NASA Rover Helps Reveal Possible Secrets of Martian Life

Opportunity view of Burns Cliff,  taken in November 2004 NASA's Opportunity rover captured this view of "Burns Cliff" after driving right to the base of this southeastern portion of the inner wall of "Endurance Crater." The view combines frames taken by Opportunity's panoramic camera between Nov. 13 and 20, 2004. Image credit: NASA/JPL/Cornell
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November 29, 2005

Life may have had a tough time getting started in the ancient environment that left its mark in the Martian rock layers examined by NASA's Opportunity rover. The most thorough analysis yet of the rover's discoveries reveals the challenges life may have faced in the harsh Martian environment.

"This is the most significant set of papers our team has published," said Dr. Steve Squyres of Cornell University, Ithaca, N.Y. He is principal investigator for the science instruments on Opportunity and its twin Mars Exploration Rover, Spirit. The lengthy reports reflect more thorough analysis of Opportunity's findings than earlier papers.

Scientists have been able to deduce that conditions in the Meridiani Planum region of Mars were strongly acidic, oxidizing, and sometimes wet. Those conditions probably posed stiff challenges to the potential origin of Martian life.

Based on Opportunity's data, nine papers by 60 researchers in volume 240, issue 1 of the journal Earth and Planetary Science Letters discuss what this part of the Martian Meridiani Planum region was like eons ago. The papers present comparisons to some harsh habitats on Earth and examine the ramifications for possible life on Mars.

Dr. Andrew Knoll of Harvard University, Cambridge, Mass., a co-author of the paper, said, "Life that had evolved in other places or earlier times on Mars, if any did, might adapt to Meridiani conditions, but the kind of chemical reactions we think were important to giving rise to life on Earth simply could not have happened at Meridiani."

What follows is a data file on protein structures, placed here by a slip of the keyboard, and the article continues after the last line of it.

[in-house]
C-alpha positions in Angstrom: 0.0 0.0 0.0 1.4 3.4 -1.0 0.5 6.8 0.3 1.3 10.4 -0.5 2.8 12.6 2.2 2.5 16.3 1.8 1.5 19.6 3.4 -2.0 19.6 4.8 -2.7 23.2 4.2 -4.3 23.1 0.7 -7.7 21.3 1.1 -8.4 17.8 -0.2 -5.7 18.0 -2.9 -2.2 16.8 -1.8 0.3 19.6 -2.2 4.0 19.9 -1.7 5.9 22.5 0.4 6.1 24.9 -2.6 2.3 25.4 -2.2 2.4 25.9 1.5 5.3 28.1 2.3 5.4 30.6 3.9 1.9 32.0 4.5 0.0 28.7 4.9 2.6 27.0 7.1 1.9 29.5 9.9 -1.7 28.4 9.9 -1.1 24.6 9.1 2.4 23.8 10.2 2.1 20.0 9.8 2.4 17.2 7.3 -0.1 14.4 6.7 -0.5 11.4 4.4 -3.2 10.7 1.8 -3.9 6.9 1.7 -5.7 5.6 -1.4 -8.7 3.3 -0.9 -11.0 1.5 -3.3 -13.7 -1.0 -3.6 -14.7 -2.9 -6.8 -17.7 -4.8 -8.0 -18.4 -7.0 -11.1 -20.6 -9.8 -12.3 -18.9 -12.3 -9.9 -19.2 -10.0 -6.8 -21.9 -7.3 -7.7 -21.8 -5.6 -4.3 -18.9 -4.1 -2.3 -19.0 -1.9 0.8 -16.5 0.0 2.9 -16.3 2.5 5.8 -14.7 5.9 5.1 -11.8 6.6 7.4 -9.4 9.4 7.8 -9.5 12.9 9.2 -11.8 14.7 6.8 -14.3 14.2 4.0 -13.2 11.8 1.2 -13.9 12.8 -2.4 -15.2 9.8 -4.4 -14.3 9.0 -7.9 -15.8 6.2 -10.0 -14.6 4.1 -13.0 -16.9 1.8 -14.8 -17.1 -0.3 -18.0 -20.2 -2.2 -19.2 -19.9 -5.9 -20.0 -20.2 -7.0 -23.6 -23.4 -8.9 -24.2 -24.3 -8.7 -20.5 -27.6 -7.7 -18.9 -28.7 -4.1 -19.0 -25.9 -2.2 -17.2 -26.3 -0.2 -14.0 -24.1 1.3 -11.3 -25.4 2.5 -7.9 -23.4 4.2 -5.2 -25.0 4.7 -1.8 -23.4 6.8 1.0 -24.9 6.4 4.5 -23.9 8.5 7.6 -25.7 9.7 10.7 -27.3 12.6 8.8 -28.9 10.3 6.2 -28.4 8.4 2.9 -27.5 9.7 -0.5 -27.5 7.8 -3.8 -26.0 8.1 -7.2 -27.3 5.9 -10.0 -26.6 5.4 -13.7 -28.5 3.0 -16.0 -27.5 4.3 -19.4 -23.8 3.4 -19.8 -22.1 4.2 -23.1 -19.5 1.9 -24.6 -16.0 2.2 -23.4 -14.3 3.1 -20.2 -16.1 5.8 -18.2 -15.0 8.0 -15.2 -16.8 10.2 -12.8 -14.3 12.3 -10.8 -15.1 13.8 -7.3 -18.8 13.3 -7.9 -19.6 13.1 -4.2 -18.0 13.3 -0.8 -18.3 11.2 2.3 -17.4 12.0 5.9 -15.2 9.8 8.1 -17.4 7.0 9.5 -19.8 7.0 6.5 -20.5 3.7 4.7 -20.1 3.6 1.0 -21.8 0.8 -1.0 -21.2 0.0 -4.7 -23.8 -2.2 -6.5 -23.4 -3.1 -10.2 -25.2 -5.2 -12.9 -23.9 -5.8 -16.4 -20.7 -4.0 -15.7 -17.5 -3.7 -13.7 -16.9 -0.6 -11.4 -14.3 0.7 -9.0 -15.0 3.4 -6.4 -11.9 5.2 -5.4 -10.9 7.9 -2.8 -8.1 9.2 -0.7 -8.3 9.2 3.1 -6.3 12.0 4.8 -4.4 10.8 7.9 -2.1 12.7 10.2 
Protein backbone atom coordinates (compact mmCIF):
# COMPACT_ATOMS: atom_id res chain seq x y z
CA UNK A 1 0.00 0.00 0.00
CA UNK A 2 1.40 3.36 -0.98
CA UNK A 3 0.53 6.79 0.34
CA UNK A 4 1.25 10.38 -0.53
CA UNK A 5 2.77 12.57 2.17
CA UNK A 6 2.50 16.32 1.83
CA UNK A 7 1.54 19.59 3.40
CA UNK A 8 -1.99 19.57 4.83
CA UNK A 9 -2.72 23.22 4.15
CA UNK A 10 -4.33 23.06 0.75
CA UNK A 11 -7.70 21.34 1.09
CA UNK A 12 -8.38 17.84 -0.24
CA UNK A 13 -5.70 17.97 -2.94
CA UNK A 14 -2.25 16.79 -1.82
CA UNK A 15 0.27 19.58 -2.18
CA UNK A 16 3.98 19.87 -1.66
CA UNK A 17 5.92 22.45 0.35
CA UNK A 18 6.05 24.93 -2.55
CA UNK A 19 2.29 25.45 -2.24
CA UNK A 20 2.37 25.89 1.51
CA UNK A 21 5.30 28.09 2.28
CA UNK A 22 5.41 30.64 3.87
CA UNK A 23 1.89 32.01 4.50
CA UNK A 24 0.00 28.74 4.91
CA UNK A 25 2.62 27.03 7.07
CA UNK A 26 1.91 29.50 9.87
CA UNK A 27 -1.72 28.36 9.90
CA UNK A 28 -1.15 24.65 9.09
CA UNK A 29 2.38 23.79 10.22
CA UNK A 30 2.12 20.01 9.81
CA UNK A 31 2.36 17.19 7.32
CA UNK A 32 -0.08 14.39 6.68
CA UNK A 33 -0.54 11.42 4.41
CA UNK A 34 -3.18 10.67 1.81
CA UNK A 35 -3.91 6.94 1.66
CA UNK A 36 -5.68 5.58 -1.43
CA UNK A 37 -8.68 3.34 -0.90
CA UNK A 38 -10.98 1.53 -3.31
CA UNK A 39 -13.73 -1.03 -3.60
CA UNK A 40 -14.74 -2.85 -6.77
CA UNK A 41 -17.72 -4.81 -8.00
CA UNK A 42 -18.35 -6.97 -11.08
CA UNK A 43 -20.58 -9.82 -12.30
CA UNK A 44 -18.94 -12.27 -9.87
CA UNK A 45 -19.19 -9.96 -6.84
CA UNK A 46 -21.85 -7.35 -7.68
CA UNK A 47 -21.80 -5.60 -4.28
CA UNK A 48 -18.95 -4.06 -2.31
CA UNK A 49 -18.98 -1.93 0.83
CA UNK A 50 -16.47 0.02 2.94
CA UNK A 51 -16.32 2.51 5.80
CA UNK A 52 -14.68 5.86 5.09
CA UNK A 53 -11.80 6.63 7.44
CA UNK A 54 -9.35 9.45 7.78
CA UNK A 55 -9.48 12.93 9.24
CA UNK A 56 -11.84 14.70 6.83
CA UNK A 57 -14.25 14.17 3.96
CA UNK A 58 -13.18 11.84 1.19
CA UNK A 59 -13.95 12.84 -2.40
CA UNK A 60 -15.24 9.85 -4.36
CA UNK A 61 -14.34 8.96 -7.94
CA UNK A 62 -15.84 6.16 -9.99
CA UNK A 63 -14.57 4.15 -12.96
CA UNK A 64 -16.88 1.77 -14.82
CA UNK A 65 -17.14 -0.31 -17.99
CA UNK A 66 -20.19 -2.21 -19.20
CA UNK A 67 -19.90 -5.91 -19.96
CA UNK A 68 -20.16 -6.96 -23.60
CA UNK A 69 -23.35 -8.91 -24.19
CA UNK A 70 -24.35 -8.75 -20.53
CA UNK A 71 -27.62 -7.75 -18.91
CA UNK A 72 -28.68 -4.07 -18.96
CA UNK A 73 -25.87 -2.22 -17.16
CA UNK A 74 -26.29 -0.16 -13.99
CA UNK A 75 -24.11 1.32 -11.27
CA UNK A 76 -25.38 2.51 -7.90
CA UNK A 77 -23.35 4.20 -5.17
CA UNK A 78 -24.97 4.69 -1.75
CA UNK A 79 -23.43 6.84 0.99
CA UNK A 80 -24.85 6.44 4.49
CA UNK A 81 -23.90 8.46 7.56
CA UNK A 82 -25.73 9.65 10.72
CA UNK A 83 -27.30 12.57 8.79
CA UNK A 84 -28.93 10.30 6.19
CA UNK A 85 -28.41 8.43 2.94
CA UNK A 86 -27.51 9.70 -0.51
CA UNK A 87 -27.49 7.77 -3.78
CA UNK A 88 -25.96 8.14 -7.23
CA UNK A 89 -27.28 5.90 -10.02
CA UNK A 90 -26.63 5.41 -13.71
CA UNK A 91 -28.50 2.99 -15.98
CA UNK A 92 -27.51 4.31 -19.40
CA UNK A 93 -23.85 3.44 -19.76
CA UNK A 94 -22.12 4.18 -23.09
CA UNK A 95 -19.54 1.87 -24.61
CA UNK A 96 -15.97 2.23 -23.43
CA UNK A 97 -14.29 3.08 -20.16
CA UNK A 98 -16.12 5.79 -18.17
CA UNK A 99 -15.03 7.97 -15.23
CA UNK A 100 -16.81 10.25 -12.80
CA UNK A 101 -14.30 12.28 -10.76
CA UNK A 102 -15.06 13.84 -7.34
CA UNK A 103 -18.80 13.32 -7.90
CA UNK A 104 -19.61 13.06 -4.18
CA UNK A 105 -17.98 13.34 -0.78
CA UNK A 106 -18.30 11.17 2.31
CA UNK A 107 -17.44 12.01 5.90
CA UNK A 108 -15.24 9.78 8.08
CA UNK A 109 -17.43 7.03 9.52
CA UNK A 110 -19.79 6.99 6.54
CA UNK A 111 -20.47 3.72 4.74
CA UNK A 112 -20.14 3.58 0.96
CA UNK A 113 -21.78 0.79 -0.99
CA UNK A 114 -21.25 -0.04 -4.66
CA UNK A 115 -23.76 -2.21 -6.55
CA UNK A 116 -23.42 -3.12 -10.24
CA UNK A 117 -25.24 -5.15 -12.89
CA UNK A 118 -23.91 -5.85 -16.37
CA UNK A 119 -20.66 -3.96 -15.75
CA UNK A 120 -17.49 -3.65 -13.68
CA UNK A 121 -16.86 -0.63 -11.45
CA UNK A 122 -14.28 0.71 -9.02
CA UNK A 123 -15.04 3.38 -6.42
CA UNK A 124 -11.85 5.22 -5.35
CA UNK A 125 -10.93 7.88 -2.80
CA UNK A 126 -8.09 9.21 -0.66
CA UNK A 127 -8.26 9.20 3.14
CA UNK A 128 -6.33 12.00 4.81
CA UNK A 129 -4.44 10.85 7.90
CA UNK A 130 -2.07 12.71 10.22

Scientists analyzed data about stacked sedimentary rock layers 23 feet thick, exposed inside "Endurance Crater." They identified three divisions within the stack. The lowest, oldest portion had the signature of dry sand dunes; the middle portion had windblown sheets of sand. Particles in those two layers were produced in part by previous evaporation of liquid water. The upper portion, with some layers deposited by flowing water, corresponded to layers Opportunity found earlier inside a smaller crater near its landing site.

Materials in all three divisions were wet both before and after the layers were deposited by either wind or water. Researchers described chemical evidence that the sand grains deposited in the layers had been altered by water before the layers formed. Scientists analyzed how acidic water moving through the layers after they were in place caused changes such as the formation of hematite-rich spherules within the rocks.

Experimental and theoretical testing reinforces the interpretation of changes caused by acidic water interacting with the rock layers. "We made simulated Mars rocks in our laboratory, then infused acidic fluids through them," said researcher Nicholas Tosca from the State University of New York, Stony Brook. "Our theoretical model shows the minerals predicted to form when those fluids evaporate bear a remarkable similarity to the minerals identified in the Meridiani outcrop."

The stack of layers in Endurance Crater resulted from a changeable environment perhaps 3.5 to 4 billion years ago. The area may have looked like salt flats occasionally holding water, surrounded by dunes. The White Sands region in New Mexico bears a similar physical resemblance. For the chemistry and mineralogy of the environment, an acidic river basin named Rio Tinto, in Spain, provides useful similarities, said Dr. David Fernandez-Remolar of Spain's Centro de Astrobiologia and co-authors.

Many types of microbes live in the Rio Tinto environment, one of the reasons for concluding that ancient Meridiani could have been habitable. However, the organisms at Rio Tinto are descended from populations that live in less acidic and stressful habitats. If Meridiani had any life, it might have had to originate in a different habitat.

"You need to be very careful when you are talking about the prospect for life on Mars," Knoll said. "We've looked at only a very small parcel of Martian real estate. The geological record Opportunity has examined comes from a relatively short period out of Mars' long history."

NASA's Jet Propulsion Laboratory, Pasadena, Calif., manages the Mars Exploration Rover project. Images and information about the rovers and their discoveries are available at http://www.nasa.gov/vision/universe/solarsystem/mer_main.html .

Guy Webster (818) 354-6278/5011
Jet Propulsion Laboratory, Pasadena, Calif.

George Deutsch/Erica Hupp (202) 358-1324/1237
NASA Headquarters, Washington

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